Career Profile - Scientific officer


Name: Elicia Fyle


Job: Scientific Officer at The Institute of Cancer Research


A levels / Equivalent : I studied International Baccalaureate (IB). I attended high school in the USA. My subjects and grades for IB are as follows:


Chemistry: 4 out of 7

Mathematics: 5 out of 7

Psychology: 5 out of 7

English: 5 out of 7

Spanish: 4 out of 7

History of the Americas: 4 out of 7

Theory of Knowledge: 2 out of 3

Overall: 29


Graduate degrees:


BSc. Biomedical Science – University of Sussex (2011-2015) – First Class Honours

MSc. Human Molecular Genetics – Imperial College London (2016-2017) – Merit


Journey in 3 words: Committed, Unique, Joyful


Briefly describe your role : I am currently employed as a Scientific Officer at the Institute of Cancer Research. I assist in lab-based medical research to investigate a paediatric cancer known as neuroblastoma. Our overall goal is to discover therapeutic targets within neuroblastoma cells, which would lead to drug discovery for the affected patients. Many neuroblastoma patients have a genetic amplification of an oncogene known as MYCN. My colleagues and I attempt to target MYCN and its associated genes/proteins using techniques such as PCR, western blotting, and immunohistochemistry. If targeting these genes/proteins reduces the cancer phenotype, these results can be used for drug development.



How did you get into your role and how does it differ from job roles such as "laboratory assistant" ?


I applied to the Scientific Officer position straight after my Master's course in 2017. I was happy to get the position. I had just finished a Molecular Genetics Master's, which I believed helped me to get into working in cancer genetics (with neuroblastoma research). To be honest, I'd say that my role is a research assistant type role, but with a fancier name haha! I assist with lab work often. I've been privileged to work on the research elements a lot, because of my awesome team who gave me many chances. My role has technical aspects, but also gives me the freedom to think of, and test new hypotheses to investigate neuroblastoma cells.


What motivated you to pursue a career in science: I developed an interest in the sciences during my undergraduate degree in Biomedical Science. I was always interested in chemistry and science as a whole and so decided to pursue a career in the sciences. I enjoyed learning about cellular pathways and how manipulating pathological pathways could lead to the development of therapeutic drugs.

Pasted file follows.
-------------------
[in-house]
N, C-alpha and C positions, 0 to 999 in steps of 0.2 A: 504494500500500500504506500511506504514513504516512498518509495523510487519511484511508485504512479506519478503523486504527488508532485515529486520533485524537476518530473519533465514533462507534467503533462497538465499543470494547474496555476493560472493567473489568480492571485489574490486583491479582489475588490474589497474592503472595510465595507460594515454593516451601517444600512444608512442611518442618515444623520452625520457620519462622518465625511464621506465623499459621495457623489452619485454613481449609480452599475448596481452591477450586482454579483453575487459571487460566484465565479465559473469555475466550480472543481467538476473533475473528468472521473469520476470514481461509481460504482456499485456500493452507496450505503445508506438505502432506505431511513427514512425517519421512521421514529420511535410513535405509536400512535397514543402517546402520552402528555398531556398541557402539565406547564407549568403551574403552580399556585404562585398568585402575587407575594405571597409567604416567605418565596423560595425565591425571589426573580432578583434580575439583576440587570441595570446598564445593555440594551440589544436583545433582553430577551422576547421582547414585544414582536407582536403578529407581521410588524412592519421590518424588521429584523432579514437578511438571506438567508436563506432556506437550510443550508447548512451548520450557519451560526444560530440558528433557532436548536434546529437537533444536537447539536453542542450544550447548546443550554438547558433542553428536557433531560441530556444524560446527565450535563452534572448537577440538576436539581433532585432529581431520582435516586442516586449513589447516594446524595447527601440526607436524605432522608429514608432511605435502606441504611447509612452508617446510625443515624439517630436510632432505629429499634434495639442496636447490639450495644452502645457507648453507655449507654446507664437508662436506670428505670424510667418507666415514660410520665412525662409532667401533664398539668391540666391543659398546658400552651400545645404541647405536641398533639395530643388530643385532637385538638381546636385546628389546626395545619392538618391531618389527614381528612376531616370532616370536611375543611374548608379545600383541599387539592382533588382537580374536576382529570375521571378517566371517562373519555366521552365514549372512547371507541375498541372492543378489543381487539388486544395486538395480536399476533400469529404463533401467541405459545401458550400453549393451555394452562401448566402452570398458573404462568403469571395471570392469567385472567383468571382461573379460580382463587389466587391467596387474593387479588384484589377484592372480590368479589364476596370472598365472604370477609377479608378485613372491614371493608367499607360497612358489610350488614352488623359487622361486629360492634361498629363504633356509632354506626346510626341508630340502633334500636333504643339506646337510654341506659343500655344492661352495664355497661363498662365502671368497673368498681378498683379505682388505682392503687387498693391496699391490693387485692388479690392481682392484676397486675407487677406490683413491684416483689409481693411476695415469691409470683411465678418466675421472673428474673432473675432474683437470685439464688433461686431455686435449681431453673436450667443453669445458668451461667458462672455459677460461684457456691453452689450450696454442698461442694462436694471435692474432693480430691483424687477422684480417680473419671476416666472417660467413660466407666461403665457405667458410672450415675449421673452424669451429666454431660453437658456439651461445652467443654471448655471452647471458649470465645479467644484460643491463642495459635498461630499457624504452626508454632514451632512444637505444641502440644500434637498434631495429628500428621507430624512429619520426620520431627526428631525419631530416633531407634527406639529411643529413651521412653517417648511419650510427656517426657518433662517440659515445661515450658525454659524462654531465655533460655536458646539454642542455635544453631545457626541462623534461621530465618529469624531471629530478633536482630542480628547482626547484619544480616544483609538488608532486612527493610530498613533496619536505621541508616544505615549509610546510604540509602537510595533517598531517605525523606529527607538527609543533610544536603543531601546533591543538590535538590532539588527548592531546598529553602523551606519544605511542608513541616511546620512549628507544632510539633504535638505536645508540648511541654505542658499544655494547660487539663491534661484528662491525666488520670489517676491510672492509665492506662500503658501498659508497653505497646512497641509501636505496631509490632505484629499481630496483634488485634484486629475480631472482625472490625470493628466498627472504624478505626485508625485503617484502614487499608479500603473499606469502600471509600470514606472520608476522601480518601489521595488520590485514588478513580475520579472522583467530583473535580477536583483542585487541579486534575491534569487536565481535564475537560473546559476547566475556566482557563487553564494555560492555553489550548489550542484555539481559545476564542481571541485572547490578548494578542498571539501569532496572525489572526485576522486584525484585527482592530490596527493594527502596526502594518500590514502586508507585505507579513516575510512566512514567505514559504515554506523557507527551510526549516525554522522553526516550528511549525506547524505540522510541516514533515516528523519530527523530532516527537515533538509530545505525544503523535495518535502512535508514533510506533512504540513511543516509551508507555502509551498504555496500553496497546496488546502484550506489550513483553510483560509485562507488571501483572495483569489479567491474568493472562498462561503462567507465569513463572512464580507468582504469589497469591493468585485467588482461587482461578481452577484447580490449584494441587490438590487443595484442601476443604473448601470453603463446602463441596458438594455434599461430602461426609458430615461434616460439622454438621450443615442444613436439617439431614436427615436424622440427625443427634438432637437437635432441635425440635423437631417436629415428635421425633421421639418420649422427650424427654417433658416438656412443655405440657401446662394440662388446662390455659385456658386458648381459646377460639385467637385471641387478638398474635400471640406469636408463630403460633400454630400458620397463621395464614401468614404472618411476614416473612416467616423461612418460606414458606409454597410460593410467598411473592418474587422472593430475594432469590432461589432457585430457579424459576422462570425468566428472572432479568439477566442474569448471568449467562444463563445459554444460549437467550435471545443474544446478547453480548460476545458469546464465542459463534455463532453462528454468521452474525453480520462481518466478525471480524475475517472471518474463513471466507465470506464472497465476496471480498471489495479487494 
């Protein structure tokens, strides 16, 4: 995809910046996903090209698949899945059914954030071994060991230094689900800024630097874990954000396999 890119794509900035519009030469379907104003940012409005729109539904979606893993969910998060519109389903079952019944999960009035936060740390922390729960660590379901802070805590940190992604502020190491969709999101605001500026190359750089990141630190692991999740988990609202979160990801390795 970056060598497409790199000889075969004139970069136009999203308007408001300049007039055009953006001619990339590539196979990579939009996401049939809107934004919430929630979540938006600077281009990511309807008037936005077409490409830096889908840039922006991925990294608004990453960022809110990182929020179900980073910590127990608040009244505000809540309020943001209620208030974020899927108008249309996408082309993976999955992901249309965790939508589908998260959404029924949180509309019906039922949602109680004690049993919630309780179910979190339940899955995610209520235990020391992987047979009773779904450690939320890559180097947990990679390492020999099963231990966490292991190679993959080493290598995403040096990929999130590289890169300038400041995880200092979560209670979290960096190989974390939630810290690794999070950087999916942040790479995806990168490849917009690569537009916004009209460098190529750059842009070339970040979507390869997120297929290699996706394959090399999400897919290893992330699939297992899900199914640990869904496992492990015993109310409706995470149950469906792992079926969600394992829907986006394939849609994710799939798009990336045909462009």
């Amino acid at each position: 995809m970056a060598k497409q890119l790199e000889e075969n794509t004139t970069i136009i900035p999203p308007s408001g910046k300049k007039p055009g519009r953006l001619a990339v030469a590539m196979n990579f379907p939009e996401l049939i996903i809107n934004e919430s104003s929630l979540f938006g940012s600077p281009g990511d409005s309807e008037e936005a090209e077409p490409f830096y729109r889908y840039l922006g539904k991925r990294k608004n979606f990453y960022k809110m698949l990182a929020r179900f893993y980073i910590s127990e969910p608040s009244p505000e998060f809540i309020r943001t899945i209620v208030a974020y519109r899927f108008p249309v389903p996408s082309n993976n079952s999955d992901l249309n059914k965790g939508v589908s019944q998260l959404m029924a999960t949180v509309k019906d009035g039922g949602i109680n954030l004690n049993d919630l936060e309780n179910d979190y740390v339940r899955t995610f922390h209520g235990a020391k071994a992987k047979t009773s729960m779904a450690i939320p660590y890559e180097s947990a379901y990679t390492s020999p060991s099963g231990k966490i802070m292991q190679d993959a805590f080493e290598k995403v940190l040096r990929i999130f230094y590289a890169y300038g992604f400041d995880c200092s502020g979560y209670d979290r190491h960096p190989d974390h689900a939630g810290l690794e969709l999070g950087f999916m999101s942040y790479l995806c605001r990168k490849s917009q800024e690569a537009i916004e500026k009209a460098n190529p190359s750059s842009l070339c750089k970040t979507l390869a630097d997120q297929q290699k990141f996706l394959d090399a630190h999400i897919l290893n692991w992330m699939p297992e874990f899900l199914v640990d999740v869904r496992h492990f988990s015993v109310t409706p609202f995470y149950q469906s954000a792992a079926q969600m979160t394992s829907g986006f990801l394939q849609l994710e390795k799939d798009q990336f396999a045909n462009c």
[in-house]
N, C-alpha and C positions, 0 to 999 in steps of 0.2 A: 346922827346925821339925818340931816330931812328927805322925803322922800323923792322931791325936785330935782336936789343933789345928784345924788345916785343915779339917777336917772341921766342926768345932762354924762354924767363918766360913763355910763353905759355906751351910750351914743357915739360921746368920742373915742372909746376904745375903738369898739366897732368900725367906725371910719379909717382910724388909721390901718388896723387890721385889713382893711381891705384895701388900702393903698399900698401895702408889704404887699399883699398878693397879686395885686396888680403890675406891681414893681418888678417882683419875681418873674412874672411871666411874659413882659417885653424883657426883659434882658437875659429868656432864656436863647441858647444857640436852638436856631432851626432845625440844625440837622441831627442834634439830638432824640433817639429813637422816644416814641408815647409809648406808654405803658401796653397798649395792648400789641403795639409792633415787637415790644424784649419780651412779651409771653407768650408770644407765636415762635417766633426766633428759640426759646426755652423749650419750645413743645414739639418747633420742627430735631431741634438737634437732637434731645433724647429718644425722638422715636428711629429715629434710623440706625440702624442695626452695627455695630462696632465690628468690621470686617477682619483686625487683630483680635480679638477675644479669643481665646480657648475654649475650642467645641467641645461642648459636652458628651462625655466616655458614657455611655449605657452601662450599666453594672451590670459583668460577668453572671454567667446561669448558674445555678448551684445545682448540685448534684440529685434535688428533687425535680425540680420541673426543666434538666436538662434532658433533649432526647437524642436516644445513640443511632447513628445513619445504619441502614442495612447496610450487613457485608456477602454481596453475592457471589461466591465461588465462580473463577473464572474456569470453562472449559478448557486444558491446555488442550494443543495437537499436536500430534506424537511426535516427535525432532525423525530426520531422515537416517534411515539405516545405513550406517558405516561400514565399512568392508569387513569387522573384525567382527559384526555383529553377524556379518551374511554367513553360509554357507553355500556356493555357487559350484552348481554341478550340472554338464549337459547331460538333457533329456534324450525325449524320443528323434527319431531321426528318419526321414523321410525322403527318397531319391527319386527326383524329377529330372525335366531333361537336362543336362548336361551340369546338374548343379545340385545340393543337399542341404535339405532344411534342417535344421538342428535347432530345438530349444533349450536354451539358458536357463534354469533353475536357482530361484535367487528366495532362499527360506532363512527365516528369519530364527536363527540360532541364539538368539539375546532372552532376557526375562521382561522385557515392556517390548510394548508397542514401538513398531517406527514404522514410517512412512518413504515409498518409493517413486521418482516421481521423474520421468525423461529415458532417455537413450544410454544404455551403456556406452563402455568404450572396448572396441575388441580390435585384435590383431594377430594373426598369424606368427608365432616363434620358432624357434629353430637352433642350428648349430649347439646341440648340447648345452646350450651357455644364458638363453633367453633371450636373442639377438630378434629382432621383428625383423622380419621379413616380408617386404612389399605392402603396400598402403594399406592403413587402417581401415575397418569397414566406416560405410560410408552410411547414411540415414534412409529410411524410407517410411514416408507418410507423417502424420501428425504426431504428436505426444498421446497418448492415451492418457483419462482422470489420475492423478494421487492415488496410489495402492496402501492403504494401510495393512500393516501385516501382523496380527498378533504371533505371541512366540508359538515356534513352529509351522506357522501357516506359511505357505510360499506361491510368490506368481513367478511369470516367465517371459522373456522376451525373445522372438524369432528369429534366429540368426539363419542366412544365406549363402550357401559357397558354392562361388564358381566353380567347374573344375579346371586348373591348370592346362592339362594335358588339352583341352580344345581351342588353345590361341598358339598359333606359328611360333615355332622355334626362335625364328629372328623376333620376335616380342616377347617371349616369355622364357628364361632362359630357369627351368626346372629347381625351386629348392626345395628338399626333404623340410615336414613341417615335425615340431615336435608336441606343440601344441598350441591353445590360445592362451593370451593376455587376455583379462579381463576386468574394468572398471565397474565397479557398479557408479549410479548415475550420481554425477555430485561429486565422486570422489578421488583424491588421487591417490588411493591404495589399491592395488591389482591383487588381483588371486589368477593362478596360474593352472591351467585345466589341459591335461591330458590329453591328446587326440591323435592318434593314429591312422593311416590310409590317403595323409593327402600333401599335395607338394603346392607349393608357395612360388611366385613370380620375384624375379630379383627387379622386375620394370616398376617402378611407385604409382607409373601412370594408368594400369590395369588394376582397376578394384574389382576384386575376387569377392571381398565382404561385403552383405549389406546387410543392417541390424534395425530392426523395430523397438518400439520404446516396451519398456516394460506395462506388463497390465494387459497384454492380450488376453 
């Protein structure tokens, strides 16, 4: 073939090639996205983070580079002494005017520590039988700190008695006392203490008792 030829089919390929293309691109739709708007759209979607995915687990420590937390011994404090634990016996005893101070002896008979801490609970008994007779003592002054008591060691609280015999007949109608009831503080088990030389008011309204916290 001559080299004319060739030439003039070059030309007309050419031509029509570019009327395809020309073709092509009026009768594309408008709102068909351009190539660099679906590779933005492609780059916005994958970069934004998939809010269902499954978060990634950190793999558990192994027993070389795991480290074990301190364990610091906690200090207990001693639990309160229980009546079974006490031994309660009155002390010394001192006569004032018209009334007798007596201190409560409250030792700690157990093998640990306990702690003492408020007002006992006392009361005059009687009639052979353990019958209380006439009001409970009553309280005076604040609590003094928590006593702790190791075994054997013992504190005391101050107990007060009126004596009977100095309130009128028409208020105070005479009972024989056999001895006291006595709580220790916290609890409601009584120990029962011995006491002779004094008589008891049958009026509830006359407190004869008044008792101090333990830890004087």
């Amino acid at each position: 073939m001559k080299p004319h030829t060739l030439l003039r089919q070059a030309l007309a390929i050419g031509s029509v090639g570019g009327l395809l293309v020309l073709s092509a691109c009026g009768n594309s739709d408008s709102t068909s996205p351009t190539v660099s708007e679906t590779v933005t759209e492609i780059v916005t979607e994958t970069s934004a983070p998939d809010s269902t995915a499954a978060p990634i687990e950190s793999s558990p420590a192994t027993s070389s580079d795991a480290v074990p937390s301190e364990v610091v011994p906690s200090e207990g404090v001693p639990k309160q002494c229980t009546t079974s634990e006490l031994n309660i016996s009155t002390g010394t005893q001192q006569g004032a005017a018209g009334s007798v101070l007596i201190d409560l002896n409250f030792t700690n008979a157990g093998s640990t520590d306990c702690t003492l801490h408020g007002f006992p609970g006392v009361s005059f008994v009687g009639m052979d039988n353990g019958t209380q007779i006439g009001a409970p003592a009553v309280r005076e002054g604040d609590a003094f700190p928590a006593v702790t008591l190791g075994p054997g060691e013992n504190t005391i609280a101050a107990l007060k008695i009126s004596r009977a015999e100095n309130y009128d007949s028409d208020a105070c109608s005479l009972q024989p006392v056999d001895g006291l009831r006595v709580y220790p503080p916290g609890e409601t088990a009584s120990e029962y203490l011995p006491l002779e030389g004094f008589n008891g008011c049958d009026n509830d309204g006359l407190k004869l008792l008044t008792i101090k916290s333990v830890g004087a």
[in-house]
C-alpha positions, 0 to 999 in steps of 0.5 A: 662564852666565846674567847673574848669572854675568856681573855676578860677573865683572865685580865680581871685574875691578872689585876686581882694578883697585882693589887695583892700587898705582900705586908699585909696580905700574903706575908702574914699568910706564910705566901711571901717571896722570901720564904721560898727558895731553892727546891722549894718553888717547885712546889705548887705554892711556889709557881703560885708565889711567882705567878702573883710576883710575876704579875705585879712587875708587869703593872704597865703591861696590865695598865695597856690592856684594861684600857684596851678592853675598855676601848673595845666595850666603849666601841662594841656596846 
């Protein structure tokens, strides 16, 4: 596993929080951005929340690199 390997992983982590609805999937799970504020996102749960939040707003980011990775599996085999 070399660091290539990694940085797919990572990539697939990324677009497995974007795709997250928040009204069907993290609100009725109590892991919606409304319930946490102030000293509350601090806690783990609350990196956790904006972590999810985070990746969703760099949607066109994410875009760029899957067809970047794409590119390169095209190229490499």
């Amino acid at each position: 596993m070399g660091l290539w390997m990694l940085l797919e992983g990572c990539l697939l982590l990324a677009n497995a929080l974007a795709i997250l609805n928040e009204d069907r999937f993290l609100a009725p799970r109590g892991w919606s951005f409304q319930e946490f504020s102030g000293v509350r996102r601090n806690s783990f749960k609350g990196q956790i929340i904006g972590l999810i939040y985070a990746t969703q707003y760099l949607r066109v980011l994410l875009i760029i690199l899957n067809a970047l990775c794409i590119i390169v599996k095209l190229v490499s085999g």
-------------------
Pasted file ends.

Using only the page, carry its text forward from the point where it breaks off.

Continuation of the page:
Work- Life Balance: In my spare time, I enjoy writing poetry about many different topics such as scientific research, Christianity, and African culture. I also enjoy walking and cooking. I’m in the process of learning how to cook Sierra Leonean cuisines!


What advice would you give someone wanting to apply for a phd ?


I am currently applying for PhDs in cancer research. I would give other people the same advice that I give myself, which is to persevere in your applications. Try out different application methods such as emailing supervisors that you are interested in or applying directly to funding bodies.


I know that I would like to study a PhD because I would like to be asking big questions regarding the investigations of therapeutic targeting, personalised medicine, and drug development. I would like to be in charge of my own project regarding cancer research and to develop in the area of collaboration and independent thinking.


What are the best and worst parts of doing a phd ( outsider looking in)


From working around many PhD students and from me experiencing a taste of what doing a PhD would be like during my Master’s course, I would say that the best part of a PhD is the independence it gives you to seek out new collaborations and to network. I’d say that the most challenging part of a PhD is when lab tests do not always produce the results that you expect. Doing a PhD certainly takes perseverance and dedication!


What is your biggest pet peeve about how the world perceives science:


My biggest pet peeve is the fact that careers in scientific research/academia don’t seem to be promoted compared to other fields such as patient-facing roles like clinicians and nurses. I do believe that this is starting to change, with more public engagement activities in schools and a growing media presence. I would like to see more young people striving to build careers in the sciences.





Outside science how would you describe yourself:


I would describe myself as a friendly and joyful person who enjoys spending time with family and friends. I am also a creative person, as I enjoy writing rhyming poetry pieces. I like to travel and experience different cultures.


Catch up with Elicia Below


Instagram: eliciafdfyle

Twitter (personal): eliciaelicia246

Twitter (poetry): primepoetry1


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I hope this post inspires you to follow your passions and acknowledge that at every stage of your career will involve perseverance, consistency and discipline to help you achieve your desired goal. Never forget that “ no accomplishment is too small and no goal is too high”




The following links will further help you with your career search:


https://www.visibilitystemafrica.com/

https://www.prospects.ac.uk/

https://www.healthcareers.nhs.uk/explore-roles

https://www.allaboutcareers.com/careers/career-path/life-sciences

https://www.jobs.ac.uk/careers-advice/job-profiles/2418/what-jobs-could-i-do-in-life-sciences



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